It turns out getting a bachelor’s degree from a Canadian university rather than a college might not pay off after all.
New data from Statistics Canada found college students who completed a bachelor’s degree earned $55,187 a year in the 48 months following graduation — that’s 12 per cent higher than the $49,281 university graduates with a bachelor’s degree made.
Statistics Canada chalks the difference up to field of study. Among college graduates, 38 per cent chose programs that usually pay more, such as business, management, and public administration. For university students, that number dropped to 21 per cent.
In fact, Statistics Canada says the field of study accounts for 89 per cent of the difference in pay. The rest comes down to the fact that college bachelor’s degree holders were more than 2 years older.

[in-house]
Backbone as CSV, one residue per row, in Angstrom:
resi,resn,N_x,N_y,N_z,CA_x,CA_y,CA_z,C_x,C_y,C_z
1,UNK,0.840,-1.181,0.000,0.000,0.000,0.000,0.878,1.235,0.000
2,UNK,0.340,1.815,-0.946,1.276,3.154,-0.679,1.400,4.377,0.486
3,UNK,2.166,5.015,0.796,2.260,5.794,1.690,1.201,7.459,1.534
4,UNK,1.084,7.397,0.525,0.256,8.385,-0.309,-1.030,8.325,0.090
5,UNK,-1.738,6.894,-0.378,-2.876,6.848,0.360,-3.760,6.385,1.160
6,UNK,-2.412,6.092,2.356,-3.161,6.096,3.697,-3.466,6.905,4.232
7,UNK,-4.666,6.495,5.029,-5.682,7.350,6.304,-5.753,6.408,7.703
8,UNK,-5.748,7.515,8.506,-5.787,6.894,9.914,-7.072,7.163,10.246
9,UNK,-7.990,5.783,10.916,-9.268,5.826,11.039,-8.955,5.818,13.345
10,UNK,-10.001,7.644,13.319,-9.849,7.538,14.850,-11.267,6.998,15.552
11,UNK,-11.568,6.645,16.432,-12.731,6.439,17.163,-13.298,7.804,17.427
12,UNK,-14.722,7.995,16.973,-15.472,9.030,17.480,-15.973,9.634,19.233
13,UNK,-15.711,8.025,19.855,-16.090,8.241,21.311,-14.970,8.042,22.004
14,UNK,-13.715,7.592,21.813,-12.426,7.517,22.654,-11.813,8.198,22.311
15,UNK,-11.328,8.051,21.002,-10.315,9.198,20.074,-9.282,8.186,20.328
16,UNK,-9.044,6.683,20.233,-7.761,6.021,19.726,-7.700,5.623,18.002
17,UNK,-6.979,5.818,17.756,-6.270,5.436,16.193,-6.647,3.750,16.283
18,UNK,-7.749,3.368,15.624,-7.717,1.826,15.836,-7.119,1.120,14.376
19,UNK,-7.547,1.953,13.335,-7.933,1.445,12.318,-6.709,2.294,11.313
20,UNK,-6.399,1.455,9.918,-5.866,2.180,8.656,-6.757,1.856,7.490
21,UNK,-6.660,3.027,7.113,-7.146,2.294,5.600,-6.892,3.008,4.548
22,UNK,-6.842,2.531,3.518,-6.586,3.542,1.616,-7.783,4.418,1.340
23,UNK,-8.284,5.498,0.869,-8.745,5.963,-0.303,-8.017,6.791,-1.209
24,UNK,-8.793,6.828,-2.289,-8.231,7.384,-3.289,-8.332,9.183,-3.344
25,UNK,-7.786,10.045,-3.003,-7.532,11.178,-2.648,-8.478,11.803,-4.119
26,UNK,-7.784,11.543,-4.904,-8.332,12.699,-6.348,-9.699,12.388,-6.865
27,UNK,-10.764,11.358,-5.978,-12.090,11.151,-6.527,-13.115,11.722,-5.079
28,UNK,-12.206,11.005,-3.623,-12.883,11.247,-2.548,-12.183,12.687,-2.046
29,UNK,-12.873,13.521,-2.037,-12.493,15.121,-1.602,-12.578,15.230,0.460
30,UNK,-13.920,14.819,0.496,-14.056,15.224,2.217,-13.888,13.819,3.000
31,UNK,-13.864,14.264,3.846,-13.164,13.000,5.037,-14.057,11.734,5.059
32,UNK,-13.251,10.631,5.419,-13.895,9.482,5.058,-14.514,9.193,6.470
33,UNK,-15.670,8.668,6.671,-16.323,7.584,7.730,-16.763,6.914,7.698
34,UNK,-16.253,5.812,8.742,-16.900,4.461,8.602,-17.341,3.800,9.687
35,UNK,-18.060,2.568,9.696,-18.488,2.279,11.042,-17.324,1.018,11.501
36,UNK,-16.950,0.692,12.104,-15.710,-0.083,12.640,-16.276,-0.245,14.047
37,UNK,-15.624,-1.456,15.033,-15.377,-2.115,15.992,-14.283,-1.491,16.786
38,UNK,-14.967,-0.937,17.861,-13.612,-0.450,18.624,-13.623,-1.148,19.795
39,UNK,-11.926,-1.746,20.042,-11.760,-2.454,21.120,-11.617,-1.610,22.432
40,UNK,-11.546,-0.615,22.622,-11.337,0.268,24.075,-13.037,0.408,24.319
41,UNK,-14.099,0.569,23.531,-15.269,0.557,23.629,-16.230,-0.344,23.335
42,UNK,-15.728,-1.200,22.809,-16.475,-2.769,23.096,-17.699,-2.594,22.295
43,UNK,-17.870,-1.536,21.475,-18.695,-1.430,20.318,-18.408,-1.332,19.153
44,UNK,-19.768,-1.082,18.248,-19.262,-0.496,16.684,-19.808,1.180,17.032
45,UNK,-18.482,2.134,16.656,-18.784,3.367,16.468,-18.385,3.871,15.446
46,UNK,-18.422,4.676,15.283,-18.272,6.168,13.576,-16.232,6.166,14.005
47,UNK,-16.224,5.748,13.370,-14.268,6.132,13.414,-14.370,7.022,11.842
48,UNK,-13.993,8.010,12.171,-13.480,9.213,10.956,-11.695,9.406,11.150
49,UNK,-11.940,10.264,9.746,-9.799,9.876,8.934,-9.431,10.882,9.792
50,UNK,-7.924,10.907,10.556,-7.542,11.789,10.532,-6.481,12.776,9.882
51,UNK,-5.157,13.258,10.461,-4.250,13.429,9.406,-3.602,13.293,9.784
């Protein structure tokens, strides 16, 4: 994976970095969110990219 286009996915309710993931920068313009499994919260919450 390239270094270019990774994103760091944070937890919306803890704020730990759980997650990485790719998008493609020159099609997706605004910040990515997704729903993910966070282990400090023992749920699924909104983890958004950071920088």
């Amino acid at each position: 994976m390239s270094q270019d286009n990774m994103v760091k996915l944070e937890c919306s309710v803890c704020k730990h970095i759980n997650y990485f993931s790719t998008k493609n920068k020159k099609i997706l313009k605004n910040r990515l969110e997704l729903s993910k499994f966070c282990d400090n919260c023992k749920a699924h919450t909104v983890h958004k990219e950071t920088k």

However, the early lead for college bachelor’s degree graduates fizzled over time. Between two and five years after graduation, the average university bachelor’s degree holder’s salary increased by an average of $3,000 more.
This is explained by the fact that 11.9 per cent of those who completed a university degree pursued a graduate course within the first two years, compared to 2.5 years for college bachelor’s degree graduates.
Due to the fact that university bachelor’s degree holders tend to choose lower paying fields of study, such as humanities and physical and life sciences and technologies, they are poised for a comeback down the road.
Canadian colleges started offering bachelor’s degree programs in the 1980s, and currently account for 4.3 per cent of all bachelor’s degrees in the country.
University degree holders still make 42.5 per cent more than those with college diplomas, earning an average of $38,726. Yet, college certificate holders earn more than diploma holders, with a medium salary of $39,935.
Jessy Bains is a senior reporter at Yahoo Finance Canada. Follow him on Twitter @jessysbains.